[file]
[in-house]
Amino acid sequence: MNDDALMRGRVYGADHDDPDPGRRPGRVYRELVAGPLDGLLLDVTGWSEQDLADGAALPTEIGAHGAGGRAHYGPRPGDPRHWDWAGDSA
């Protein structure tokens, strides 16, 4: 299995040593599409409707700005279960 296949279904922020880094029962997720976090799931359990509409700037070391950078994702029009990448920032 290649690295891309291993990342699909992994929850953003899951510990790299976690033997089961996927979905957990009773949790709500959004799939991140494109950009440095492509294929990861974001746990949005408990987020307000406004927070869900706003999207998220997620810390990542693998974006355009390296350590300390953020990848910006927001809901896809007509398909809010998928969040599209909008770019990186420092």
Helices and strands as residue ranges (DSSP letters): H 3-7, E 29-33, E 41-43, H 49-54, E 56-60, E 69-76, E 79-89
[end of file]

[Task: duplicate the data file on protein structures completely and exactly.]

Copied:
[in-house]
Amino acid sequence: MNDDALMRGRVYGADHDDPDPGRRPGRVYRELVAGPLDGLLLDVTGWSEQDLADGAALPTEIGAHGAGGRAHYGPRPGDPRHWDWAGDSA
């Protein structure tokens, strides 16, 4: 299995040593599409409707700005279960 296949279904922020880094029962997720976090799931359990509409700037070391950078994702029009990448920032 290649690295891309291993990342699909992994929850953003899951510990790299976690033997089961996927979905957990009773949790709500959004799939991140494109950009440095492509294929990861974001746990949005408990987020307000406004927070869900706003999207998220997620810390990542693998974006355009390296350590300390953020990848910006927001809901896809007509398909809010998928969040599209909008770019990186420092």
Helices and strands as residue ranges (DSSP letters): H 3-7, E 29-33, E 41-43, H 49-54, E 56-60, E 69-76, E 79-89